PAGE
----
Patricia Kozicka, Global News: Friday, May 25, 2012
EDMONTON – The federal government is helping fund a ‘green’ project in Edmonton which will be the first of its kind in Canada. It’s a natural gas plant that will be used not only to create electricity, but also to heat a housing complex being redeveloped in the Hazeldean neighborhood near 96 St. and 67 Ave.
The way the plant will work is by burning natural gas to creative electricity. Excess heat created from the process will then be pumped into the ground, and, eventually, drawn back out to keep the homes warm in the wintertime.
“So effectively, you replace bringing power through overhead power lines and you replace coal-burning power plants, and you actually reduce both the power and heating bills… the real challenge is the up-front cost,” explains Greg Christenson of Christenson Developments – the company behind the project.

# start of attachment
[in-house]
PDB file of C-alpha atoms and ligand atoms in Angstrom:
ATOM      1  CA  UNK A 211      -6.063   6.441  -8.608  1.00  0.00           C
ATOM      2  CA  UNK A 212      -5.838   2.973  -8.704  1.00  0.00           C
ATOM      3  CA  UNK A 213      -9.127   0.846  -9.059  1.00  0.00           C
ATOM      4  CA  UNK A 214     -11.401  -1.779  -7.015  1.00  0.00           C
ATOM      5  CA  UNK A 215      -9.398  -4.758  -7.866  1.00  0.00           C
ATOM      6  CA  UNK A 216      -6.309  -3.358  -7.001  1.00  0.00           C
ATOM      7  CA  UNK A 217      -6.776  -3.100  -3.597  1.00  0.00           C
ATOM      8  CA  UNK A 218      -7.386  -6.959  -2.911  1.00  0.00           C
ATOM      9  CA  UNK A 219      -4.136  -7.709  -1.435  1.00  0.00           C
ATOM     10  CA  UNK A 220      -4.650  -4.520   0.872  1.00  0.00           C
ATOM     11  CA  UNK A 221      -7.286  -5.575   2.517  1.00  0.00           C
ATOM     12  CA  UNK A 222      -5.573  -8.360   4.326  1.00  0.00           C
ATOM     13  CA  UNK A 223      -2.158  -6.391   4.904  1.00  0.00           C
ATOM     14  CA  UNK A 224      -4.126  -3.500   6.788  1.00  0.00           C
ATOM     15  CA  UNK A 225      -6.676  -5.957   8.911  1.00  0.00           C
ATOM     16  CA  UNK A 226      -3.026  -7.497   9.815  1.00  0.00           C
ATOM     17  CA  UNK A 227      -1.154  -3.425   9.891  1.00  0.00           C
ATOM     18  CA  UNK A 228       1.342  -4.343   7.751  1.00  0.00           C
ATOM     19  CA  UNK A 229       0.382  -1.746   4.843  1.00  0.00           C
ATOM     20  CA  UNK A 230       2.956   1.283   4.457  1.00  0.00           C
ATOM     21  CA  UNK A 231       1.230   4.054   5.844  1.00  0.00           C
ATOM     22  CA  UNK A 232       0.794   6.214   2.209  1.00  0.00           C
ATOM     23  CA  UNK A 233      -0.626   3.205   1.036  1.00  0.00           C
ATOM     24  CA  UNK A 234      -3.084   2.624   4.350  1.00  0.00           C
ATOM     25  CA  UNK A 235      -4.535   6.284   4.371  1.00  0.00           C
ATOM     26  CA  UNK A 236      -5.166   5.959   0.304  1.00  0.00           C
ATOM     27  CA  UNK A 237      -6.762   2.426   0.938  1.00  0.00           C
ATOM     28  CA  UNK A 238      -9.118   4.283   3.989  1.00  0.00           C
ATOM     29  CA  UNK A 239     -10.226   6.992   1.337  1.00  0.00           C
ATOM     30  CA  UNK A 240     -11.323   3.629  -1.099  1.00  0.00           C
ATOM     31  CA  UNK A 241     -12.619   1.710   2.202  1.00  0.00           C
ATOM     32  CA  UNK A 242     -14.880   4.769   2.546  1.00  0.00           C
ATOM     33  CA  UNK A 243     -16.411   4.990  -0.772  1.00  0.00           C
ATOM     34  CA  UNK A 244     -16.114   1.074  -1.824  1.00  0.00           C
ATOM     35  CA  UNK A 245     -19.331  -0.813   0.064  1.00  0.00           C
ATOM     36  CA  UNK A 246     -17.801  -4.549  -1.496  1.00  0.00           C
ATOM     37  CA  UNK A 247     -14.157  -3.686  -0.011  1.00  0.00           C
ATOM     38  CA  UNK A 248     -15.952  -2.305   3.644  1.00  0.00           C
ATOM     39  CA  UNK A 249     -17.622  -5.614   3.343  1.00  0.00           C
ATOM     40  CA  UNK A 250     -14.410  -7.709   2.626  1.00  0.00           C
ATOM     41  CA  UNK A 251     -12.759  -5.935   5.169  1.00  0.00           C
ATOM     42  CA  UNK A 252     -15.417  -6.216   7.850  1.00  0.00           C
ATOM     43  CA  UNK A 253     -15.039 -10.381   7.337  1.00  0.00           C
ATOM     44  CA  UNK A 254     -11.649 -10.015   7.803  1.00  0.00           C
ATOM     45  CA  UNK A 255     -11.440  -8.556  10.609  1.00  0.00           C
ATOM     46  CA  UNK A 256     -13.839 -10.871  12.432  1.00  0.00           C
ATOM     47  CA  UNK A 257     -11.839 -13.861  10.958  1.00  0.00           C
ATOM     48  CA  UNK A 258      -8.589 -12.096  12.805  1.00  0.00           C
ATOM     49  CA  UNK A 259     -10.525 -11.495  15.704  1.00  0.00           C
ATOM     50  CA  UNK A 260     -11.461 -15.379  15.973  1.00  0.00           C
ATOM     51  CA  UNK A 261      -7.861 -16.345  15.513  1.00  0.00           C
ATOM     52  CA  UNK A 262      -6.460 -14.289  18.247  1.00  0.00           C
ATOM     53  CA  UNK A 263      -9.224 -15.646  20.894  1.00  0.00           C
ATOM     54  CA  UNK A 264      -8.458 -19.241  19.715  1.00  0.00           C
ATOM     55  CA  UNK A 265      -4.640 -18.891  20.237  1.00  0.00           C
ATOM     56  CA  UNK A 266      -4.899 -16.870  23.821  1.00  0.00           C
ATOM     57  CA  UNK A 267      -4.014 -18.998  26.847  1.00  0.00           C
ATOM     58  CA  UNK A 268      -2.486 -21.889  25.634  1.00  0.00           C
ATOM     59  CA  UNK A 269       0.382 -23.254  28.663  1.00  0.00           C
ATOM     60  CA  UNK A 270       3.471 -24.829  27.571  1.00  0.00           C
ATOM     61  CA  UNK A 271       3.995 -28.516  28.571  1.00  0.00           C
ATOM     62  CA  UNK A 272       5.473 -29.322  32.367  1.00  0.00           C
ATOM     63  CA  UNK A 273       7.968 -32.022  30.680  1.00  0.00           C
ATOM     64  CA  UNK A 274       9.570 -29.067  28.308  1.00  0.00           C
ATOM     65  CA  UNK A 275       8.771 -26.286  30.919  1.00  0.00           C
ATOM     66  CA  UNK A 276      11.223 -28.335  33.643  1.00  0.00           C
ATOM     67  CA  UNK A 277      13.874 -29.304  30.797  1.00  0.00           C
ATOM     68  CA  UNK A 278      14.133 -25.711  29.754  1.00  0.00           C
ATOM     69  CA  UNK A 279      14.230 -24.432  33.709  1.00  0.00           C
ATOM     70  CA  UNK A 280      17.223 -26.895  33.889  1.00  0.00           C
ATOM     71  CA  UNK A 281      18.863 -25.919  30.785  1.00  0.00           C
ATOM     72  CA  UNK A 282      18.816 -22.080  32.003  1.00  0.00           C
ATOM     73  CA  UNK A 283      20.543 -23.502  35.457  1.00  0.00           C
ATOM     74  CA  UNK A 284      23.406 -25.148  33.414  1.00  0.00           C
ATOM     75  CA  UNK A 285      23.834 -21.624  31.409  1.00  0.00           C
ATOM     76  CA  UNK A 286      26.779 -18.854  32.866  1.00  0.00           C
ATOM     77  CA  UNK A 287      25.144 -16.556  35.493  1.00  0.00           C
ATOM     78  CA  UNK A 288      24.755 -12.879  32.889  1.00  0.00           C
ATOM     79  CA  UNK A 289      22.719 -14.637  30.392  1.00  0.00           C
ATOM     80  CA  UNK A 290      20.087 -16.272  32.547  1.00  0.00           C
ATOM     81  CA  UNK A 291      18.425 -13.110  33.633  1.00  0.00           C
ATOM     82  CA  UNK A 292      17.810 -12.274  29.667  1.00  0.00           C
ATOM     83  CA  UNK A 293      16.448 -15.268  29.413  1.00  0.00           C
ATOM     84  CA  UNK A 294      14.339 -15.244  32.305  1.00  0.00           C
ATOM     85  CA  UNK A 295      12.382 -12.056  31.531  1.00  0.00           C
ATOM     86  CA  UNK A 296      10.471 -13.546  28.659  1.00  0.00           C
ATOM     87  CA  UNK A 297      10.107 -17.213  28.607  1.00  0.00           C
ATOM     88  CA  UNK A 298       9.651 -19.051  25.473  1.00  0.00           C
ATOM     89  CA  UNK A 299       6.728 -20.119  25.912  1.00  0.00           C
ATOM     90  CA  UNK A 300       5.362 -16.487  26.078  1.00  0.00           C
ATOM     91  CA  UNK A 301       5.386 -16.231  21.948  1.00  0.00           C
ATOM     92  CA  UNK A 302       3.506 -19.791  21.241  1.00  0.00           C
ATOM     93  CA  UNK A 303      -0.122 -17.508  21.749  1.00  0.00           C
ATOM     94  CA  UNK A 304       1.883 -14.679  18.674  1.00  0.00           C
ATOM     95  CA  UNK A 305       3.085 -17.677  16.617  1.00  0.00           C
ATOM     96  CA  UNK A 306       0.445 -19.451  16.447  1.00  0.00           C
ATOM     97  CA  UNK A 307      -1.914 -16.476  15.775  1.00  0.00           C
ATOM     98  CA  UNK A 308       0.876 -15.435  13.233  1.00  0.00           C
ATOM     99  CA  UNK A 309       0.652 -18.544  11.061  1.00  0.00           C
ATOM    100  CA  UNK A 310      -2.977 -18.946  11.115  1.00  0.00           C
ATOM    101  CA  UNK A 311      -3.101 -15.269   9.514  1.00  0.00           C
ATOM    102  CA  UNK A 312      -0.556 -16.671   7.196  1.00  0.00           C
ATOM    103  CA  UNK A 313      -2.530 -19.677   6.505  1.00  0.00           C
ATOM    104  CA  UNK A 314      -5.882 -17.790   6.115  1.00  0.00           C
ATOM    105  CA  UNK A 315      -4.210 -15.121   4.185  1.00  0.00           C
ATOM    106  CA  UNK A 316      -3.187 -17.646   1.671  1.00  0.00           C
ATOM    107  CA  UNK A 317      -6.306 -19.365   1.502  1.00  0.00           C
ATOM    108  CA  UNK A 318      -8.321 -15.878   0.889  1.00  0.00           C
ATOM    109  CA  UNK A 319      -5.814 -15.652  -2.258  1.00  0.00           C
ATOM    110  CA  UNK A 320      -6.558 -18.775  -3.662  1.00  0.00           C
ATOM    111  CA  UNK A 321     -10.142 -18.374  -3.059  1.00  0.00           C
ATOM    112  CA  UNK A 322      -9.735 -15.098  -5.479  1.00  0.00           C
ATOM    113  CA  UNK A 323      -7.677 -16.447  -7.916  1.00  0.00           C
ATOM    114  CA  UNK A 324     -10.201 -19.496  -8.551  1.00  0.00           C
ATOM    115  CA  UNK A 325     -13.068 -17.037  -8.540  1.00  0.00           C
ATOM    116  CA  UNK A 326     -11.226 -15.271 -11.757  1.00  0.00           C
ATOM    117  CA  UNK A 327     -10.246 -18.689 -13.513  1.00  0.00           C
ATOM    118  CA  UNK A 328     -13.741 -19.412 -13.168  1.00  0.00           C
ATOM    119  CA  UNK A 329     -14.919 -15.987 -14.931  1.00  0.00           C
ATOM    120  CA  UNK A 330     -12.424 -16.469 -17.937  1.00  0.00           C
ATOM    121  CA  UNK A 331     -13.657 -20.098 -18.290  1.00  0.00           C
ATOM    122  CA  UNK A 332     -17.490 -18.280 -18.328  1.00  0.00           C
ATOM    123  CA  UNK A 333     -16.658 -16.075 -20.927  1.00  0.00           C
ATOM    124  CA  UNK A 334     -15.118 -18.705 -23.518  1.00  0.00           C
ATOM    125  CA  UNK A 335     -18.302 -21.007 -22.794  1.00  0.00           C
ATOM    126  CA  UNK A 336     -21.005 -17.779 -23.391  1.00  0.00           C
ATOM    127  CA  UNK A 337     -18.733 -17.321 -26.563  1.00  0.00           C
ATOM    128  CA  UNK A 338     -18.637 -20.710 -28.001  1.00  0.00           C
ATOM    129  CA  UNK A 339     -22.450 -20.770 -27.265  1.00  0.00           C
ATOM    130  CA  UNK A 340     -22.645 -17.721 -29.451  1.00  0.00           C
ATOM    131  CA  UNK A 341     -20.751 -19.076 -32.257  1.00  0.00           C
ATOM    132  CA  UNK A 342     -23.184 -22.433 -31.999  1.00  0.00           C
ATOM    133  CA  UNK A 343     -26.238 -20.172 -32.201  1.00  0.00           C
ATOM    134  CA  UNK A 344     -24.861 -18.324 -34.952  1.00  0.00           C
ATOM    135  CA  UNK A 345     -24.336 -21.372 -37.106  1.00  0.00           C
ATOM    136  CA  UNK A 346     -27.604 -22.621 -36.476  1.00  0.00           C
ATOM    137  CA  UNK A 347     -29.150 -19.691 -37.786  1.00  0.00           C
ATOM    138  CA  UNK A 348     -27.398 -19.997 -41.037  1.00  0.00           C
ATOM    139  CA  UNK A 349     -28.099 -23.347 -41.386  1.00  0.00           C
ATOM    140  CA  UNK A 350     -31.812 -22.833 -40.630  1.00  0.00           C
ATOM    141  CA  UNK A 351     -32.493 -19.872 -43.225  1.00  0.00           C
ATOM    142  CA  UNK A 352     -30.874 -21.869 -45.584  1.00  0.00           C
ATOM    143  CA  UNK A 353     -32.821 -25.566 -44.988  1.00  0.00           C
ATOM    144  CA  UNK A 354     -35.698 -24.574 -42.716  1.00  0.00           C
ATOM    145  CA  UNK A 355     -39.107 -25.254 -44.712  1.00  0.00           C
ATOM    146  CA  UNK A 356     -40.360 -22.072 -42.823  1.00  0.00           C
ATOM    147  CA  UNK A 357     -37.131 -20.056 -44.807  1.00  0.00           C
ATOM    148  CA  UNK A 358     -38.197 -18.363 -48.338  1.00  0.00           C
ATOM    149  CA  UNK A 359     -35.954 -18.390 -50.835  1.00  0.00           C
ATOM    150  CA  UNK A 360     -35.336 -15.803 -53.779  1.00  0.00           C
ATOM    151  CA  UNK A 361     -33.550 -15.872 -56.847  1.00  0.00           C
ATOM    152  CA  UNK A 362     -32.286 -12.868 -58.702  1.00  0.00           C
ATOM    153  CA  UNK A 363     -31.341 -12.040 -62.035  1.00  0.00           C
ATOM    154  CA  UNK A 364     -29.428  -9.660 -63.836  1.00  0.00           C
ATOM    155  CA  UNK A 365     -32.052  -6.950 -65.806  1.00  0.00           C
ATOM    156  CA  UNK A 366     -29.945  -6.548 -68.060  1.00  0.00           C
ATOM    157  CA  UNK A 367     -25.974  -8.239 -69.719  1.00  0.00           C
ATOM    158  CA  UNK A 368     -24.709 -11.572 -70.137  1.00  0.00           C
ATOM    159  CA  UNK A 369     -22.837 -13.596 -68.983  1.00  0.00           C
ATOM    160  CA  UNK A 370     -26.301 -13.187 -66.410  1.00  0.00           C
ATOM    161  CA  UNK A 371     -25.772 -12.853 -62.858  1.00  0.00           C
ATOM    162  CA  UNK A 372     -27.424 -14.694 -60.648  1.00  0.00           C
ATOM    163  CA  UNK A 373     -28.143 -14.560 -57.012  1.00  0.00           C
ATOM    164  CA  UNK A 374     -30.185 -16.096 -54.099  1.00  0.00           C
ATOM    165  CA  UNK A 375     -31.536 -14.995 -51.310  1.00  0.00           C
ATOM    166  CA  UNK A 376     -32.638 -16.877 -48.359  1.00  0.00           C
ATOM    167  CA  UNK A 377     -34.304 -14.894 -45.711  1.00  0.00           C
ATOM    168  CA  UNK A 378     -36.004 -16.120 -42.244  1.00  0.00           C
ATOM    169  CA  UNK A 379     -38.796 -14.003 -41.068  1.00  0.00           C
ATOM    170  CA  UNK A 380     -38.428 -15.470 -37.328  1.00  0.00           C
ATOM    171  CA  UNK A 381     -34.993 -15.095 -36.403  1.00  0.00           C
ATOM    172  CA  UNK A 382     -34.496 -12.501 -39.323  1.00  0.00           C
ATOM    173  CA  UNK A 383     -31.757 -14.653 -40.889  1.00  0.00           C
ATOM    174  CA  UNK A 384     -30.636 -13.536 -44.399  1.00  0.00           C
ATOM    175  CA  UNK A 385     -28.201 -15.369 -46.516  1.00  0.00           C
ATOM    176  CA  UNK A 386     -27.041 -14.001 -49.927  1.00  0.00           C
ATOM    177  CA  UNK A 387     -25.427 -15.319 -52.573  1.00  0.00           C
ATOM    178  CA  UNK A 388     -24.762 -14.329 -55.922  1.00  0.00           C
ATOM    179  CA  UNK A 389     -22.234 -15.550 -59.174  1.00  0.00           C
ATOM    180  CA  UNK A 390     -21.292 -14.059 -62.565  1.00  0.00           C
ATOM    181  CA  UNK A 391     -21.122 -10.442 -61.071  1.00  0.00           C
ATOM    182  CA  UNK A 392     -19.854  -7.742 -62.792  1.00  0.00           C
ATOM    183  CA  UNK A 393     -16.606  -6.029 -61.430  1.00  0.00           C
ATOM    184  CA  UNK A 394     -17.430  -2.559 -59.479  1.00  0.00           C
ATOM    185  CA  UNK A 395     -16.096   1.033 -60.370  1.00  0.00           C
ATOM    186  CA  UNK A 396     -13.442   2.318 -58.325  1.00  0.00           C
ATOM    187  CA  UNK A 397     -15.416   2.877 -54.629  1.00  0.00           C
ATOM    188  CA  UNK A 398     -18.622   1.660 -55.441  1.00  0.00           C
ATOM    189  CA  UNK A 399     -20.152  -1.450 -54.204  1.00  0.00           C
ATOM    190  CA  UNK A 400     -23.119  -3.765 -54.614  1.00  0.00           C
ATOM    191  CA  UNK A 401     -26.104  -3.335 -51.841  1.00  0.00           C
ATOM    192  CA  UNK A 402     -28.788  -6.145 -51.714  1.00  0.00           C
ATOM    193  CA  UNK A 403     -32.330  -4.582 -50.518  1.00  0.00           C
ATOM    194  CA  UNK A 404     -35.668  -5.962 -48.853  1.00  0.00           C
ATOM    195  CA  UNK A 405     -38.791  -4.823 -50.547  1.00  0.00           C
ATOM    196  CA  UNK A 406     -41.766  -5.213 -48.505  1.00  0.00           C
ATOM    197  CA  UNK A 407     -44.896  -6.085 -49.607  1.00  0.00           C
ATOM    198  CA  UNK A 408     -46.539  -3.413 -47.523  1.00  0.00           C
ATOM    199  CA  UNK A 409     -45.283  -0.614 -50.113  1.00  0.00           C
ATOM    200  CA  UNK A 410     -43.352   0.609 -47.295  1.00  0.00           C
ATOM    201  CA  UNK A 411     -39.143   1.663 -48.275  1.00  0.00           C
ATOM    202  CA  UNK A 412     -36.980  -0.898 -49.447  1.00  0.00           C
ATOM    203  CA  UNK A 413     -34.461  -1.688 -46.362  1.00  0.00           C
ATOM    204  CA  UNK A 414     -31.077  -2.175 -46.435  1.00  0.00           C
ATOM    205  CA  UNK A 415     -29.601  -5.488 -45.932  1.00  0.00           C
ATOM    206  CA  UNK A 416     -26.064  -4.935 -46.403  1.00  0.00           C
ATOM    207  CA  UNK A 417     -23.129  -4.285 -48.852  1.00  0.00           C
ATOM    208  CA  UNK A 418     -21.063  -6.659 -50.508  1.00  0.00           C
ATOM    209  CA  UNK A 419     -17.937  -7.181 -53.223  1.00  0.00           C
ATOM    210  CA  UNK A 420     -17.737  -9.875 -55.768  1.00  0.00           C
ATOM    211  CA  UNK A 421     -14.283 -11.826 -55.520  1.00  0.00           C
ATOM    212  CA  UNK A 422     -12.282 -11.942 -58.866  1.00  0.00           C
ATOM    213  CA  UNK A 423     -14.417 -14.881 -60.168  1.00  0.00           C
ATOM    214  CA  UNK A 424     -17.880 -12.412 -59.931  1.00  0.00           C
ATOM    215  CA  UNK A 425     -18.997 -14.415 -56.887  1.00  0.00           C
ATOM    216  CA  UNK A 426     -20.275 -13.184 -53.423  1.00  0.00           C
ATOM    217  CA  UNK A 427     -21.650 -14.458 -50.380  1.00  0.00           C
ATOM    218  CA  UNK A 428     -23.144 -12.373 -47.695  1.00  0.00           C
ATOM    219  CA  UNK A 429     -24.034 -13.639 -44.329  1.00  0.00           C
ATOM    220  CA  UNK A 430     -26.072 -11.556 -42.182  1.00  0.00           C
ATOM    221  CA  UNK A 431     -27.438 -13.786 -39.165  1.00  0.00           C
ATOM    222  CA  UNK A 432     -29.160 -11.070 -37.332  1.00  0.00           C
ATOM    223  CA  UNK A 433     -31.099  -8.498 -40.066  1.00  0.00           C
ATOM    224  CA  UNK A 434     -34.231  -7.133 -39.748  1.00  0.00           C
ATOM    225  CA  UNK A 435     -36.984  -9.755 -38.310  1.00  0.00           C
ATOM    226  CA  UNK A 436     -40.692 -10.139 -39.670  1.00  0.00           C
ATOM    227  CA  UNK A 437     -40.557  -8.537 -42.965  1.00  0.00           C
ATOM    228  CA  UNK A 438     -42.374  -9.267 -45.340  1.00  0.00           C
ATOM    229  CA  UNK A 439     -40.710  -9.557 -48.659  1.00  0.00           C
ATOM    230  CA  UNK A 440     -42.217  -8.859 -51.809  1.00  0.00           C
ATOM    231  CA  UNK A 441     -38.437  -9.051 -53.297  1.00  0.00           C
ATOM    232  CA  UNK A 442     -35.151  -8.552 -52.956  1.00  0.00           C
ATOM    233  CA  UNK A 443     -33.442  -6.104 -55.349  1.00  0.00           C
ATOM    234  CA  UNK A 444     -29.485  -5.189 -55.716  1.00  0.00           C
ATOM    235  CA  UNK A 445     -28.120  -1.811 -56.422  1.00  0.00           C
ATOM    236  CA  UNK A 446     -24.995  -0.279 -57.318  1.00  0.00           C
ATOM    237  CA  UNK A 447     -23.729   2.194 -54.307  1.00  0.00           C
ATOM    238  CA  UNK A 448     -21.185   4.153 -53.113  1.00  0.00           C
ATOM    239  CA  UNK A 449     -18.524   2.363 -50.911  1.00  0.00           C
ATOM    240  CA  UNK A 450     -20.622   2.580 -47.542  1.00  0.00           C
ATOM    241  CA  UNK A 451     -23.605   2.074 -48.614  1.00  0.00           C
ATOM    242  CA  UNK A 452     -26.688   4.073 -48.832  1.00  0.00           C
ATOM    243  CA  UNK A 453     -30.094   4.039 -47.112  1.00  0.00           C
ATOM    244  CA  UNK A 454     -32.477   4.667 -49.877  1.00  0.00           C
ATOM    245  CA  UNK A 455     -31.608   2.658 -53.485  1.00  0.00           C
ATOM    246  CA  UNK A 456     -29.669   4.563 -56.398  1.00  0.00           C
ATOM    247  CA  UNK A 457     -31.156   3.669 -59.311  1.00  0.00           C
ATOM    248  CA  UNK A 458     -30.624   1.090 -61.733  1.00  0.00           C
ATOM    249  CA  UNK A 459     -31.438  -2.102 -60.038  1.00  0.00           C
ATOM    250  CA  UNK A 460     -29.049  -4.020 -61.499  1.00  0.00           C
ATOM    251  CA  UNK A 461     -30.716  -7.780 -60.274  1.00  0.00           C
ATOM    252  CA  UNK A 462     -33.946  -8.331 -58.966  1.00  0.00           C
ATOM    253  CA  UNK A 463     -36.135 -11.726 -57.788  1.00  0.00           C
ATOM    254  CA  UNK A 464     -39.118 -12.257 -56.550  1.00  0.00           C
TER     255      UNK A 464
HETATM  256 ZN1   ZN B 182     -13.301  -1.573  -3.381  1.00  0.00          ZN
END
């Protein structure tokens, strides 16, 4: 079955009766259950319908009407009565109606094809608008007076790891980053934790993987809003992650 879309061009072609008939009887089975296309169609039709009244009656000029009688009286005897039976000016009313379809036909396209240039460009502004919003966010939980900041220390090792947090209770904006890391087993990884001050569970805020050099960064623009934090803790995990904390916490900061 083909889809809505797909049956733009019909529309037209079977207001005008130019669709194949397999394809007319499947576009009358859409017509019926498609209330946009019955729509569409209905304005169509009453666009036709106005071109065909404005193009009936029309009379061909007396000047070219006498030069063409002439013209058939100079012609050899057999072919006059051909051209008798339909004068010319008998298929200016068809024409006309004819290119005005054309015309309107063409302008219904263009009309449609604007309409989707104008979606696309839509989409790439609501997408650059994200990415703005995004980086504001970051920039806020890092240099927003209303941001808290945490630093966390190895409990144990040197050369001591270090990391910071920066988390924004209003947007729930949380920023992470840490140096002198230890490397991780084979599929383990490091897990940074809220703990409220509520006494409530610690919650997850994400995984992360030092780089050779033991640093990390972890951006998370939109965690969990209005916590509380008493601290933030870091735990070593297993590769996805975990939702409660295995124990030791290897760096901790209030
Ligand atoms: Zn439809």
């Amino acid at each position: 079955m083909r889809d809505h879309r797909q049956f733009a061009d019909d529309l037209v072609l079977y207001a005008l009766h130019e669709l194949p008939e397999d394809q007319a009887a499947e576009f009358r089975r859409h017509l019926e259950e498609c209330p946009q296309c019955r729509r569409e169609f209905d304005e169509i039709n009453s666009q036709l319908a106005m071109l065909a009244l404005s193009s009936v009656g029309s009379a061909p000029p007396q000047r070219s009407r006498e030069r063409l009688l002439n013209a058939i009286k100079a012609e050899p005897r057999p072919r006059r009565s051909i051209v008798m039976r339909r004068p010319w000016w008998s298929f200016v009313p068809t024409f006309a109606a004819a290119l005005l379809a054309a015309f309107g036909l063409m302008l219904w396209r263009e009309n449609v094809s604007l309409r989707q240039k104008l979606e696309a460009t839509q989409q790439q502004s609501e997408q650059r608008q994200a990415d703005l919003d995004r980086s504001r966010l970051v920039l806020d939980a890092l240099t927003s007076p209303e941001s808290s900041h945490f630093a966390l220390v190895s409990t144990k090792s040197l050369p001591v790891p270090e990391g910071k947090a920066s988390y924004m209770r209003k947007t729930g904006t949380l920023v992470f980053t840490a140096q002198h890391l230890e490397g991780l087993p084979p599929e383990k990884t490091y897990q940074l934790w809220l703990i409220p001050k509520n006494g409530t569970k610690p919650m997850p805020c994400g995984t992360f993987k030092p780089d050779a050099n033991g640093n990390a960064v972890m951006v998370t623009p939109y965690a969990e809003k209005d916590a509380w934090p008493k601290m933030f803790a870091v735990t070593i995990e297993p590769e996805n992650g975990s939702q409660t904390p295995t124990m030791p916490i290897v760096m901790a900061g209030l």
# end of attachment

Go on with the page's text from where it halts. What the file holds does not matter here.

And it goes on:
Thankfully for Christiensen, that’s where the federal government has come in. On Friday, Natural Resources Minister Joe Oliver announced half the project’s $2.4 million dollar cost will be covered through the federal clean energy fund.
It’s a contribution Christenson says is very important to making the project a reality.
“It’s difficult to put $2.4 million into your budget (upfront) and explain that your utility cost may be lower,” Christenson says.
He believes the “natural gas-fuelled, co-generation and geothermal system” will be able to cut monthly utility bills by about 40 percent – making living more affordable for residents.
And the timing couldn’t be better.
“Power rates have historically been very high in Alberta. Natural gas rates are very low so it’s sort of a perfect storm for this type of technology,” Christenson says.
Mike Roppelt of GSS Geothermal is the one designing the heating plant, for which he has high hopes.
“There’s going to be a lot of study looking at the ability to replicate this be it a single family home or in the higher density homes,” he says.
Construction on the housing redevelopment project is supposed to be finished by early 2015.
With files from Fletcher Kent, Global News